I’d never been to a Burns Supper before, though of course I knew about them.
Burns Suppers, in my mind, were loud, fun and full of Scottish people gathered together on Robert Burns’ birthday to celebrate his poetry and life. The main ritualistic novelty would be the serving of the haggis, the meat pudding pulled from the pot fresh,hot, dripping with juices, waiting to be punctured with a ready fork, brought to the head of the table on a huge silver platter at full arms’ length, steaming away as if it were a battleship – in my mind, maybe even the type of battleship called a ‘dreadnought”.
Haggis has always seemed scary to me, though I’m an adventurous eater. I have a block, actually, about the word “haggis”. Each time I try to remember the word I have to look it up. It escapes my memory, and all I can think about is the image of this large grey-brown tuberous shape, steaming furiously away.
The recently Burns Dinner (not Supper, Dinner) I attended was planned as a “new” form of Burns Supper, more easily digested, perhaps, by what one thinks of as “generalist” eaters (which is what most people are, no matter what they claim). Hosted by The Glenlivet whiskey, the idea was to reinvent the traditional Scottish foods to suit modern tastes. The main course of business, of course, was the whiskey tasting that accompanied the dinner as well as the dessert created and prepared at the end of the dinner by chef Christina Tosi of Milkbar/Momofuku fame.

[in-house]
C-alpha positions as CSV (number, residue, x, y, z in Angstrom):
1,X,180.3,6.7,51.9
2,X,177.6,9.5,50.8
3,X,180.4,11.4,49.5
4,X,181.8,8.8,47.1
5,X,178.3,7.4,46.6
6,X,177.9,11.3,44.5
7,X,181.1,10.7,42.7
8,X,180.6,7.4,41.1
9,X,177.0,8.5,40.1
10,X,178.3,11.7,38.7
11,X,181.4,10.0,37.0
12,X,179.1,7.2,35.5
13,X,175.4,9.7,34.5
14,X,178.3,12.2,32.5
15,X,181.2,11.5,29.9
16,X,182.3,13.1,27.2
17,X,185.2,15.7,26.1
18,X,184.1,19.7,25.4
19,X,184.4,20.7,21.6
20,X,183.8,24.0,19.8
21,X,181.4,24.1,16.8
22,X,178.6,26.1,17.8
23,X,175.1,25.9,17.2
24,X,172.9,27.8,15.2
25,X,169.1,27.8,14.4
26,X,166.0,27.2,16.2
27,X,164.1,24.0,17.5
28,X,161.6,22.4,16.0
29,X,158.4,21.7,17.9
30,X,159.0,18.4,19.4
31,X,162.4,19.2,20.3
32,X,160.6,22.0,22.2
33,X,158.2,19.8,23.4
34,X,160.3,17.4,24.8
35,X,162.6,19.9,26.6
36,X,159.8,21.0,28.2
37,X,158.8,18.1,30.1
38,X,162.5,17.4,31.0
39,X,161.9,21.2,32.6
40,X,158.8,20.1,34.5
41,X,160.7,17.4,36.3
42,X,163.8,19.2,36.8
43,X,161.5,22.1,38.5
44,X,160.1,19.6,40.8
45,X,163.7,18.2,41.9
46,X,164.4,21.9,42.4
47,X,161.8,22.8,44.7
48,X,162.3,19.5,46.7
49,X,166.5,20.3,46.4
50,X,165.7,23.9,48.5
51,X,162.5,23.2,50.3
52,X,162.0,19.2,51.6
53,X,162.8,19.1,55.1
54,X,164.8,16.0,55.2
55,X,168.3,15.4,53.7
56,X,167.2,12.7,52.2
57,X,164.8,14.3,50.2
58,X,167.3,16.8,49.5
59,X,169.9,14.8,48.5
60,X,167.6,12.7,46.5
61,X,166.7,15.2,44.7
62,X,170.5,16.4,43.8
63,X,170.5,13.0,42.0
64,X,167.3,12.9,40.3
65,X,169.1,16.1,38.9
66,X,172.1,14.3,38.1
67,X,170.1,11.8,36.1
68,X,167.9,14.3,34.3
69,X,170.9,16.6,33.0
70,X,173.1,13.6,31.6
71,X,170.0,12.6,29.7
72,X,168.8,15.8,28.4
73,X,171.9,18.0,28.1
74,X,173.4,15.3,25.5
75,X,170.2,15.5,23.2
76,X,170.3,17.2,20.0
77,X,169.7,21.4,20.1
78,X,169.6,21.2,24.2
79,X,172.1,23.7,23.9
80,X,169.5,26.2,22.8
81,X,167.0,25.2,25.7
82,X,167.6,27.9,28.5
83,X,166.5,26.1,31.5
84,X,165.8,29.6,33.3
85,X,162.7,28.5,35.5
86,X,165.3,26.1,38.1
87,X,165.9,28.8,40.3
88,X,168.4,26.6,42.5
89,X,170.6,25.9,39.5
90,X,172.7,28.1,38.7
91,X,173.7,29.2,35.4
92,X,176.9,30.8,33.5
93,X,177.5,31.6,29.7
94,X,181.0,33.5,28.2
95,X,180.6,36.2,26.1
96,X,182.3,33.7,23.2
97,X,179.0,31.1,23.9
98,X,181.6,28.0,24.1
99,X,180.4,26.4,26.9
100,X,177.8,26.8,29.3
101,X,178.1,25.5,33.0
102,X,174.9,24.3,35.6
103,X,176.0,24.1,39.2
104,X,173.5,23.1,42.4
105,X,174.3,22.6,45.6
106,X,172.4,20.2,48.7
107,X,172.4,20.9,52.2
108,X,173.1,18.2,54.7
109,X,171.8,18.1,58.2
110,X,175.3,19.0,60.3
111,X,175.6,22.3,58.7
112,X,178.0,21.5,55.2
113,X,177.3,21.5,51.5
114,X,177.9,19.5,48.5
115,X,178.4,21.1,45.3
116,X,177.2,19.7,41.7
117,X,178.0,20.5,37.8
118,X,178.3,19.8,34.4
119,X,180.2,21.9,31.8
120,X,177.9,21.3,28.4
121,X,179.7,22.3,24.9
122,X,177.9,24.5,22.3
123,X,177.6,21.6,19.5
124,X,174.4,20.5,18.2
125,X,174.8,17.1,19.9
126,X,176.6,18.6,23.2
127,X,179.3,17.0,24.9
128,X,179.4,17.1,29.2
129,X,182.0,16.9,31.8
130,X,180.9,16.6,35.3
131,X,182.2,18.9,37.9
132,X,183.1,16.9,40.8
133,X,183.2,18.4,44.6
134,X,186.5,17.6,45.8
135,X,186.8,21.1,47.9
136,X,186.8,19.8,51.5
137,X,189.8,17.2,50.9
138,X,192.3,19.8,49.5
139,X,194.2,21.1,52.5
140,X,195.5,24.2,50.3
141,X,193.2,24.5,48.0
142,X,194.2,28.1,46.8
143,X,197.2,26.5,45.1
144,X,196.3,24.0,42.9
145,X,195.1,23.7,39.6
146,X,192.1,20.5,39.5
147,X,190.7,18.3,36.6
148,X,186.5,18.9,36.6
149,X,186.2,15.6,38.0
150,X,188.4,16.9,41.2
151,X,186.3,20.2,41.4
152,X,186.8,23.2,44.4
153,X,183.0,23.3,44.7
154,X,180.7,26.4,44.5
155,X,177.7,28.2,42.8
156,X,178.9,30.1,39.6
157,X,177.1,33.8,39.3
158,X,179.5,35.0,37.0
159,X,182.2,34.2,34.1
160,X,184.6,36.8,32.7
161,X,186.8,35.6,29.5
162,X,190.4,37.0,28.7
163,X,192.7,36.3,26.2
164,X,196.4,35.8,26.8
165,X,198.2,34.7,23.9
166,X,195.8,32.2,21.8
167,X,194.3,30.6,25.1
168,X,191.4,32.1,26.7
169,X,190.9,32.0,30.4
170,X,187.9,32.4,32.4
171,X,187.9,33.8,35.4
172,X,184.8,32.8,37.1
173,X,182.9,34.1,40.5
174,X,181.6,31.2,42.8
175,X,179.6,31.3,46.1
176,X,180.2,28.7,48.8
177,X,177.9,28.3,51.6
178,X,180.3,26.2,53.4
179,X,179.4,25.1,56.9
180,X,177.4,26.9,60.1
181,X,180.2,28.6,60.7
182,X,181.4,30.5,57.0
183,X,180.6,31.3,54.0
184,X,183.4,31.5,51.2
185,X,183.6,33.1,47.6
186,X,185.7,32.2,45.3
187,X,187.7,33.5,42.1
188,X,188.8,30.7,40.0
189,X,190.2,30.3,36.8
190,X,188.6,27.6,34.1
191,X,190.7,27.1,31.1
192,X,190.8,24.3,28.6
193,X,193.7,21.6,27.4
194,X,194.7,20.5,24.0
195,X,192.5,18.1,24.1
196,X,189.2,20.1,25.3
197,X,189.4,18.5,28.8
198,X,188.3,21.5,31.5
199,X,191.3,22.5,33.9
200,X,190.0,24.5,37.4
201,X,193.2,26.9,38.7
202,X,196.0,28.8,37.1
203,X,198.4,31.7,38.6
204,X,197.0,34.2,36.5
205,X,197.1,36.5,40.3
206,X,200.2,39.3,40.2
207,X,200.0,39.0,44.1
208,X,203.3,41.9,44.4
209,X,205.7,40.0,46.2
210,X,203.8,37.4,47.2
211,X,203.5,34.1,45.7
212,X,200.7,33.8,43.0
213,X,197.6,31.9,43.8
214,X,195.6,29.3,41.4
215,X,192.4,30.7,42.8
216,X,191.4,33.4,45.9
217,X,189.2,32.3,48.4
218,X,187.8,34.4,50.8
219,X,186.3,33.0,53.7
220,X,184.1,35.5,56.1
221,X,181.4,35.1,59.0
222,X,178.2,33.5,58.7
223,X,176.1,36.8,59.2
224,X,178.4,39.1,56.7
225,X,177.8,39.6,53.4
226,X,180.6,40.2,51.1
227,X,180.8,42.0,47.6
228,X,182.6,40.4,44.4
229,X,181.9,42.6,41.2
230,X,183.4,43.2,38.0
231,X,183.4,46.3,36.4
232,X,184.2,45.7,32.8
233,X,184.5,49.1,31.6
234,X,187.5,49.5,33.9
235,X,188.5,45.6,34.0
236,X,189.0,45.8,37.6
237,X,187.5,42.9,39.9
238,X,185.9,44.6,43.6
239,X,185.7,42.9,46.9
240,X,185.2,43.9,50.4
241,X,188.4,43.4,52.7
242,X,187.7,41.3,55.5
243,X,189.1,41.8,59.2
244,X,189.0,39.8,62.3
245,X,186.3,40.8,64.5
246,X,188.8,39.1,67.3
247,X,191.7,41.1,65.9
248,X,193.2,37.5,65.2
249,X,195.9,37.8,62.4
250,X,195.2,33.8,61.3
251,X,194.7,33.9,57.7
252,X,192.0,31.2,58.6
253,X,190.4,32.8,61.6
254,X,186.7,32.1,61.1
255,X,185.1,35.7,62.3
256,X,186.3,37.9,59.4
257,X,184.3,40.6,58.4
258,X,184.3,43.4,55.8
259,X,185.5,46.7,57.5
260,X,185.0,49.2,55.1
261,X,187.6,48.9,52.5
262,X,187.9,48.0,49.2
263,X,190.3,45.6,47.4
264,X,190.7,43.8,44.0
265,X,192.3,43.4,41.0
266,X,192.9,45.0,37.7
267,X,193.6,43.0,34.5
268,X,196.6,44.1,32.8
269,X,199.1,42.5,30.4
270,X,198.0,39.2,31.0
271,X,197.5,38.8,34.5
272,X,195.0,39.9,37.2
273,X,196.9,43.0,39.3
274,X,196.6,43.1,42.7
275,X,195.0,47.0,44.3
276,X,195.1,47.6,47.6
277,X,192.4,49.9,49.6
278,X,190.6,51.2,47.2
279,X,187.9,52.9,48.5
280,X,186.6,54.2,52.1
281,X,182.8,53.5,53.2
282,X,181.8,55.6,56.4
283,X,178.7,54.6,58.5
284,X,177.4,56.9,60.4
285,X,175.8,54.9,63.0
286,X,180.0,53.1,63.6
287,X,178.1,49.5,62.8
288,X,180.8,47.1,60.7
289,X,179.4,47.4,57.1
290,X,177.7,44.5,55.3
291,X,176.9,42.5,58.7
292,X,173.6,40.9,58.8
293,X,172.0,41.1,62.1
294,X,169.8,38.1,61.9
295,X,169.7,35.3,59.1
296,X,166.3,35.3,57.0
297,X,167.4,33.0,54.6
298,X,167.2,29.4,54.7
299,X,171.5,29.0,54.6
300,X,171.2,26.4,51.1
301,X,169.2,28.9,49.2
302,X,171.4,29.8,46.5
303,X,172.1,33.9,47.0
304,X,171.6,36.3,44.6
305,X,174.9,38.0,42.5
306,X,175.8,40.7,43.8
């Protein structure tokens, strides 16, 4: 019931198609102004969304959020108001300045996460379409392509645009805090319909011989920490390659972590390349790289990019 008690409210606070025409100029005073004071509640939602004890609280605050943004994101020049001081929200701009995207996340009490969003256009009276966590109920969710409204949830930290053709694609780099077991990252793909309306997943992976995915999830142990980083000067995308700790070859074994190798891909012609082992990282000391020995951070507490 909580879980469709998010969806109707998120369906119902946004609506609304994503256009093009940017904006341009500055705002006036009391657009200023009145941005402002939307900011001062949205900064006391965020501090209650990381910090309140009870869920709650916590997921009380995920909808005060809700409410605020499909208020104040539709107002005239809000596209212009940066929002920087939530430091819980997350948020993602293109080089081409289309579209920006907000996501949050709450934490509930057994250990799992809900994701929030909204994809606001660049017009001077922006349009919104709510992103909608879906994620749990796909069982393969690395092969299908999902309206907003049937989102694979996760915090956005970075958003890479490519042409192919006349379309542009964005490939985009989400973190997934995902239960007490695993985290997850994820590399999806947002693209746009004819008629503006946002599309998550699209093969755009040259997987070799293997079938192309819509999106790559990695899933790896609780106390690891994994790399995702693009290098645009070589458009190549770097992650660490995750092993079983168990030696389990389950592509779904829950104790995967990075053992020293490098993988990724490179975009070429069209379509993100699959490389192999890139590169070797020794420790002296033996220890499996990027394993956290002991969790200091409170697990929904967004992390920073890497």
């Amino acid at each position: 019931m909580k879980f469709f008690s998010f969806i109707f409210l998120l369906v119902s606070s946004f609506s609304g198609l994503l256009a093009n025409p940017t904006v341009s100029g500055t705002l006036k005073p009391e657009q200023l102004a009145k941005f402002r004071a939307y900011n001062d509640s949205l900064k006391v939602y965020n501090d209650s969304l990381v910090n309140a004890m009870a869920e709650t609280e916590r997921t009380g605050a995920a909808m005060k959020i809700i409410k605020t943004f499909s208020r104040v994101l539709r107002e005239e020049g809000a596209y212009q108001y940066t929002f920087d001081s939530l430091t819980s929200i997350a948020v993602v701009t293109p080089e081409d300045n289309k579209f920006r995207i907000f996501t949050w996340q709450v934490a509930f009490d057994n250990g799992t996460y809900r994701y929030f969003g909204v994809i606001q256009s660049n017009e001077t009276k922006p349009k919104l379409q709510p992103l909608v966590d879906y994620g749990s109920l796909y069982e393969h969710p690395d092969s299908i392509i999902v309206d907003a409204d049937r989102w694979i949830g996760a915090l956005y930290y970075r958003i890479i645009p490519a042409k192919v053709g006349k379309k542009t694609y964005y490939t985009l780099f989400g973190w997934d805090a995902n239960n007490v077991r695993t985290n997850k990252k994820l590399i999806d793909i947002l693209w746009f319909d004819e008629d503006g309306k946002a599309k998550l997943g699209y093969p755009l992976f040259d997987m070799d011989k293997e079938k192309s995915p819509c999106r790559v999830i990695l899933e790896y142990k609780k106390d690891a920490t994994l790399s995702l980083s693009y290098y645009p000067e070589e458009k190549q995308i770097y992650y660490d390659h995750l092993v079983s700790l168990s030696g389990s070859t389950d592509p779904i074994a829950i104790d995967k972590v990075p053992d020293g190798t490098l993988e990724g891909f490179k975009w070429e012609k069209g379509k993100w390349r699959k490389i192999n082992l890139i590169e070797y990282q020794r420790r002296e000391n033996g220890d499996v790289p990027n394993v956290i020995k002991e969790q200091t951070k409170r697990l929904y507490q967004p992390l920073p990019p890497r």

Peter Karras, The Glenlivet Master of Scotch, gave tasting notes on the progression of four whiskeys at dinner. I’d already introduced myself to Peter at the bar before dinner simply because his jacket was the most magnificent color of dark burgundy (and after my first few sips of the whiskey cocktail they’d given us I absolutely had to comment on it). His sartorial taste was matched by his knowledgable and humorous instruction on the whiskeys.
No poetry was read at dinner except a hopeful sing along of Auld Lang Syne (the full version, with all the difficult pronunciations) at the end of dinner, but Burns’ poems were posted along the walls on elegant sconces, lit by flickering candles.
Care to join me?
“Whiskey, like a beautiful woman, demands appreciation. You gaze first, then it's time to drink.” – Haruki Murakami
“Some of us look for the Way in opium and some in God, some of us in whiskey and some in love. It is all the same Way and it leads nowhither.” – W. Somerset Maugham